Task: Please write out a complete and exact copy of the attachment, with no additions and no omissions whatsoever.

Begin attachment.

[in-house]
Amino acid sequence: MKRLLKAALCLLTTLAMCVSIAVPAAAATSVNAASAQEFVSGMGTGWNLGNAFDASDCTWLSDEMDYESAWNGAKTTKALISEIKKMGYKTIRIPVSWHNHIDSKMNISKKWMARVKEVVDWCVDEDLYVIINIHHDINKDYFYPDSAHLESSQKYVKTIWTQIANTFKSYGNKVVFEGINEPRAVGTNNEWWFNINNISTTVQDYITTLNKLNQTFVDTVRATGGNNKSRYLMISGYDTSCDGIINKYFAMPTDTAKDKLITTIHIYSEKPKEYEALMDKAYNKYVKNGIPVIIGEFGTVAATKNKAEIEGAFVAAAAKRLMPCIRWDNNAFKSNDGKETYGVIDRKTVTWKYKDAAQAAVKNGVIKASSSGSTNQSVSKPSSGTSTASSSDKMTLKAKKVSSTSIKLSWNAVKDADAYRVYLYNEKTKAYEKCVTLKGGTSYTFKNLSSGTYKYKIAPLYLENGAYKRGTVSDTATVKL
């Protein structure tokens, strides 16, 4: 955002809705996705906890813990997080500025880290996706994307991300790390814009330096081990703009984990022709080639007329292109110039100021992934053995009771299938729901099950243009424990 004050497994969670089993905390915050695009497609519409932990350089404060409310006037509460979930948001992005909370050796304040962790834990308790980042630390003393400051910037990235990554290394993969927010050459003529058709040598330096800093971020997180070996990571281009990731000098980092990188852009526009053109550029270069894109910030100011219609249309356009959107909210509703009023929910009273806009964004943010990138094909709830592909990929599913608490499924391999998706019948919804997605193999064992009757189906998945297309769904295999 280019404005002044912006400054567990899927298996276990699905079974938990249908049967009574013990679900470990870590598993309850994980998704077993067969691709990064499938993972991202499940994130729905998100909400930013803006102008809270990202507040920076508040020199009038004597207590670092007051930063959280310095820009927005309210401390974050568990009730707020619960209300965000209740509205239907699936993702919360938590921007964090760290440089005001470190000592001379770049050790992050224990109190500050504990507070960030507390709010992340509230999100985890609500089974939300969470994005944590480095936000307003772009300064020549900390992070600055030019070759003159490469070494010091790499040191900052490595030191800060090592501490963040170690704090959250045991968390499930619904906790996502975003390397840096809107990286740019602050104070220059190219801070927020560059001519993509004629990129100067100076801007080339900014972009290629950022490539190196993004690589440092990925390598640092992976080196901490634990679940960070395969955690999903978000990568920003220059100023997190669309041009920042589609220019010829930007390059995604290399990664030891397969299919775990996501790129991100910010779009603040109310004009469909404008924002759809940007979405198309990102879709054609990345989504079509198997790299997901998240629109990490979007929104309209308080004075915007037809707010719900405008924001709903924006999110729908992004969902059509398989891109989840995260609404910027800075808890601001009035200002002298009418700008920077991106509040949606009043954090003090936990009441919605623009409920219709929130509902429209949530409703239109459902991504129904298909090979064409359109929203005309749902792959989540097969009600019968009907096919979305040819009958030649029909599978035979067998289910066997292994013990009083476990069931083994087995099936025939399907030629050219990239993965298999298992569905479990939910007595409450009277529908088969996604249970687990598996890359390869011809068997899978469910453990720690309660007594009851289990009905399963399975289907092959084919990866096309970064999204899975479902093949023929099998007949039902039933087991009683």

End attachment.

[in-house]
Amino acid sequence: MKRLLKAALCLLTTLAMCVSIAVPAAAATSVNAASAQEFVSGMGTGWNLGNAFDASDCTWLSDEMDYESAWNGAKTTKALISEIKKMGYKTIRIPVSWHNHIDSKMNISKKWMARVKEVVDWCVDEDLYVIINIHHDINKDYFYPDSAHLESSQKYVKTIWTQIANTFKSYGNKVVFEGINEPRAVGTNNEWWFNINNISTTVQDYITTLNKLNQTFVDTVRATGGNNKSRYLMISGYDTSCDGIINKYFAMPTDTAKDKLITTIHIYSEKPKEYEALMDKAYNKYVKNGIPVIIGEFGTVAATKNKAEIEGAFVAAAAKRLMPCIRWDNNAFKSNDGKETYGVIDRKTVTWKYKDAAQAAVKNGVIKASSSGSTNQSVSKPSSGTSTASSSDKMTLKAKKVSSTSIKLSWNAVKDADAYRVYLYNEKTKAYEKCVTLKGGTSYTFKNLSSGTYKYKIAPLYLENGAYKRGTVSDTATVKL
């Protein structure tokens, strides 16, 4: 955002809705996705906890813990997080500025880290996706994307991300790390814009330096081990703009984990022709080639007329292109110039100021992934053995009771299938729901099950243009424990 004050497994969670089993905390915050695009497609519409932990350089404060409310006037509460979930948001992005909370050796304040962790834990308790980042630390003393400051910037990235990554290394993969927010050459003529058709040598330096800093971020997180070996990571281009990731000098980092990188852009526009053109550029270069894109910030100011219609249309356009959107909210509703009023929910009273806009964004943010990138094909709830592909990929599913608490499924391999998706019948919804997605193999064992009757189906998945297309769904295999 280019404005002044912006400054567990899927298996276990699905079974938990249908049967009574013990679900470990870590598993309850994980998704077993067969691709990064499938993972991202499940994130729905998100909400930013803006102008809270990202507040920076508040020199009038004597207590670092007051930063959280310095820009927005309210401390974050568990009730707020619960209300965000209740509205239907699936993702919360938590921007964090760290440089005001470190000592001379770049050790992050224990109190500050504990507070960030507390709010992340509230999100985890609500089974939300969470994005944590480095936000307003772009300064020549900390992070600055030019070759003159490469070494010091790499040191900052490595030191800060090592501490963040170690704090959250045991968390499930619904906790996502975003390397840096809107990286740019602050104070220059190219801070927020560059001519993509004629990129100067100076801007080339900014972009290629950022490539190196993004690589440092990925390598640092992976080196901490634990679940960070395969955690999903978000990568920003220059100023997190669309041009920042589609220019010829930007390059995604290399990664030891397969299919775990996501790129991100910010779009603040109310004009469909404008924002759809940007979405198309990102879709054609990345989504079509198997790299997901998240629109990490979007929104309209308080004075915007037809707010719900405008924001709903924006999110729908992004969902059509398989891109989840995260609404910027800075808890601001009035200002002298009418700008920077991106509040949606009043954090003090936990009441919605623009409920219709929130509902429209949530409703239109459902991504129904298909090979064409359109929203005309749902792959989540097969009600019968009907096919979305040819009958030649029909599978035979067998289910066997292994013990009083476990069931083994087995099936025939399907030629050219990239993965298999298992569905479990939910007595409450009277529908088969996604249970687990598996890359390869011809068997899978469910453990720690309660007594009851289990009905399963399975289907092959084919990866096309970064999204899975479902093949023929099998007949039902039933087991009683």